"When we die, we will turn into songs, and we will hear each other and
remember each other."

Monday, October 6, 2008

Faith in the Midvale Emergency Response Team

As most of you know, this past weekend was General Conference. Thousands of skirts and slacks were spotted all over the valley. By Saturday night, the skirts were excused and the slacks gathered in Stake Centers to watch the General Priesthood Session.
This year, I attended the Priesthood Session at my friend, Landon's Stake Center. The Conference was going as usual. There were no surprises in the speakers' comments encouraging the respect of women, and avoiding pornography. I confess, I was starting to doze off.
While my head was nodding, I heard a strange breath from two rows in front of us. I looked up so see a man get very tense while turning to the man next to him with a look of terror in his eyes. He was having a seizure.
The commotion drew the attention of nearly all the Priesthood holders in the room and a small group helped the man without saying a word. I was amazed at the way they seemed to move together, almost like they were responding after years of drills. They helped him to the floor and continued to aid the man.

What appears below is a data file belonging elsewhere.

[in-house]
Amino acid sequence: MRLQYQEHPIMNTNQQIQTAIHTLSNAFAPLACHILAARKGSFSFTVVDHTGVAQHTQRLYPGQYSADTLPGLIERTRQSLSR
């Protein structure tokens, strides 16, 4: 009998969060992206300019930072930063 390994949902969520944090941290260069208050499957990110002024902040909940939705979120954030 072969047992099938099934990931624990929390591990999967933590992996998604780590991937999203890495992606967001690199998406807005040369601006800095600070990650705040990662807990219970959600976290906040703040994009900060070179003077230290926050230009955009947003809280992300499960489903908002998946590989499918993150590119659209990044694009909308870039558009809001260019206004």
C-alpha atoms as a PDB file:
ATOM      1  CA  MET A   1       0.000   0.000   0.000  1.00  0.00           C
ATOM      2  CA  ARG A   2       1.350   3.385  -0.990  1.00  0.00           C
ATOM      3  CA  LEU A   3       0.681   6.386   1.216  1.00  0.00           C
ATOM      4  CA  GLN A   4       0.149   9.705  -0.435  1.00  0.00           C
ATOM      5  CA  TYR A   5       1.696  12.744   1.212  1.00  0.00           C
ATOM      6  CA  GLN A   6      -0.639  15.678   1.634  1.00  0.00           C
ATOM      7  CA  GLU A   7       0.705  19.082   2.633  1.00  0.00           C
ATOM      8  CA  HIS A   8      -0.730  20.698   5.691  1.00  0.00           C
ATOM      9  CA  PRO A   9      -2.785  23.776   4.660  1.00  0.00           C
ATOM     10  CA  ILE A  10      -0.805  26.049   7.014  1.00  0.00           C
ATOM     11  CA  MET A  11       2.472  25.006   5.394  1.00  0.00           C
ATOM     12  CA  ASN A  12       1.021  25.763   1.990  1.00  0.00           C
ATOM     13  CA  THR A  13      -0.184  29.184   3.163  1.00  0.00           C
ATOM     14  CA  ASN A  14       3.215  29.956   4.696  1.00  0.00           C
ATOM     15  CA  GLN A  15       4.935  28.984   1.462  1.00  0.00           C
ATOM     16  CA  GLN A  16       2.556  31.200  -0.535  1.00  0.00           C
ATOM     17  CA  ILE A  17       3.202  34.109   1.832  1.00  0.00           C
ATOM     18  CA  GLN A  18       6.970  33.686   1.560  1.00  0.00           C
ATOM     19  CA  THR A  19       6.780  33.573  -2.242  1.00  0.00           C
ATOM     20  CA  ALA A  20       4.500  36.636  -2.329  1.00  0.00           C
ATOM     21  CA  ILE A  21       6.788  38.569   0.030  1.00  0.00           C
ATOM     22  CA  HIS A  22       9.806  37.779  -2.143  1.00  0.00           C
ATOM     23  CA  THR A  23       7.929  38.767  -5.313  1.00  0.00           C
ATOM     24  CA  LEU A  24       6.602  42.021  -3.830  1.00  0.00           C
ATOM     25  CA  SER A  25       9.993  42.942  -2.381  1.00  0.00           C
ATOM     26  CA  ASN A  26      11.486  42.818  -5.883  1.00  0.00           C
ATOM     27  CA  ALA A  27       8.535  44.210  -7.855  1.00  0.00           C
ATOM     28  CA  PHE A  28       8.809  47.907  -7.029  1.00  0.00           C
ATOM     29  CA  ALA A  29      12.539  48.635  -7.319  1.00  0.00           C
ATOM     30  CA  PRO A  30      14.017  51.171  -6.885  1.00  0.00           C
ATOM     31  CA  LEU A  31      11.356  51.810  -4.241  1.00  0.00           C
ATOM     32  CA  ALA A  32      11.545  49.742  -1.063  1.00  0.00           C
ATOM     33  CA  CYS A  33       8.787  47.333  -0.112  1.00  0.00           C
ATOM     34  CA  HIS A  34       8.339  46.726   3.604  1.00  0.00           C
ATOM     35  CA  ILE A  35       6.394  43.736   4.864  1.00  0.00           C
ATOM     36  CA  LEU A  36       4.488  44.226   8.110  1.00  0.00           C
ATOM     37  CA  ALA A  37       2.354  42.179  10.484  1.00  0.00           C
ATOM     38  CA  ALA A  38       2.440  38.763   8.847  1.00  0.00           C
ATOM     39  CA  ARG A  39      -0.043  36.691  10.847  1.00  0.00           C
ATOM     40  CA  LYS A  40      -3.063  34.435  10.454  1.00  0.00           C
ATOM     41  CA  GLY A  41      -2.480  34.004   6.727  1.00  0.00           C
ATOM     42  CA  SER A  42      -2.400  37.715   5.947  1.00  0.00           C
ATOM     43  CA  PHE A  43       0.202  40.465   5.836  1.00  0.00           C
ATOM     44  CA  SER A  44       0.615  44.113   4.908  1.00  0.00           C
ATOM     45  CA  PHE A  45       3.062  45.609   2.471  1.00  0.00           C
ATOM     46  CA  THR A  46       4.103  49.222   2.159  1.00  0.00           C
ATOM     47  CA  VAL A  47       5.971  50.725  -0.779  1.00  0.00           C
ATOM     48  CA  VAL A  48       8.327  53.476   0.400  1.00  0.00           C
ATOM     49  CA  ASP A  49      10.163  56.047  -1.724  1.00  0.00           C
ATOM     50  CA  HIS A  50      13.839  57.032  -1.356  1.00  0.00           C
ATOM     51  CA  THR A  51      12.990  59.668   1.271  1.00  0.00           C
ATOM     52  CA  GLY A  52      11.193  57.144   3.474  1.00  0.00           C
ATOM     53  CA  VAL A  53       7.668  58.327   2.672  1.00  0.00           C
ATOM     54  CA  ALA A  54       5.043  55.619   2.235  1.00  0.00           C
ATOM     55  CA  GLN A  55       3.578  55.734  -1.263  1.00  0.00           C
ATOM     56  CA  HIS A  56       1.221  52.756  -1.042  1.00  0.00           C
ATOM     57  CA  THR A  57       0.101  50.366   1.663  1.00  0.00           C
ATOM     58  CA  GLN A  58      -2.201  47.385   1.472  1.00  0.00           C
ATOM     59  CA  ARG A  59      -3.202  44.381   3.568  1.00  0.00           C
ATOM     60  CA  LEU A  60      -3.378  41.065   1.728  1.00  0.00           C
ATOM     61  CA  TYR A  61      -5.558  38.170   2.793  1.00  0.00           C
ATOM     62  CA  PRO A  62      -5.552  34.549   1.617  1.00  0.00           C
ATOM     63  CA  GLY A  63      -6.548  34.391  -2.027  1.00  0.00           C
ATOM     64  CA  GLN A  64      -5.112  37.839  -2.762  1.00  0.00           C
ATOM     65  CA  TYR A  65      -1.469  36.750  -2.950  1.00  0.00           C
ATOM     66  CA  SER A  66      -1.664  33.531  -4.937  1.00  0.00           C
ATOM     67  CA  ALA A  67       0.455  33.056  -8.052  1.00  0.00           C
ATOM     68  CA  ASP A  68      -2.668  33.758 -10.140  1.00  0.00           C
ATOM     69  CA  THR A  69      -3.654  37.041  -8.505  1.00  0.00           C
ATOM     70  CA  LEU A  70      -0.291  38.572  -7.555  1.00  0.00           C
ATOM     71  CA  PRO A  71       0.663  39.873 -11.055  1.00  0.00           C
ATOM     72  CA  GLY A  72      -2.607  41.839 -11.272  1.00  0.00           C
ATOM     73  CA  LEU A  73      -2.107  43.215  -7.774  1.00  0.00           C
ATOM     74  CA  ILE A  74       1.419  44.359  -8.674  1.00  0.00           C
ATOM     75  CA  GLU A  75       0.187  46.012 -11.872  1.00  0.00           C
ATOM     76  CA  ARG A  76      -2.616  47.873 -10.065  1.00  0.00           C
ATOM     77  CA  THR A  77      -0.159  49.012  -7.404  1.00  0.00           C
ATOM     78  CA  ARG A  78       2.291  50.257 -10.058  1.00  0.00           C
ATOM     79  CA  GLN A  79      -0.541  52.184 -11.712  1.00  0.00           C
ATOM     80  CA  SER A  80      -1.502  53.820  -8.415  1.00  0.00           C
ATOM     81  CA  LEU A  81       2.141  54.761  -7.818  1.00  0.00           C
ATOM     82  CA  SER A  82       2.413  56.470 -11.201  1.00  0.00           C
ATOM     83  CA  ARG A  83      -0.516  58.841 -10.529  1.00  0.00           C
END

Many of the spectators were reaching for their phones when we all saw that one man already had his up to his ear. We all knew that the paramedics had been called.
They say that time moves slower at a time of crisis. I am not sure if that is what happened in that church. At one point, Landon turned to me and pointed out that the paramedics were taking a really long time.
Eventually, a lone paramedic woman strolled in carrying some equipment. She was followed by one or two of her colleagues.
I found the whole situation somewhat surreal. It is interesting to see the contrast in the response of the "normal" guys seated around the victim and the delayed response of the paramedics.
Granted, nobody knows if there was a more pressing emergency somewhere else.
Conference was generally a faith-promoting experience. However, this time around, I lost a little faith in the emergency response system in this community.

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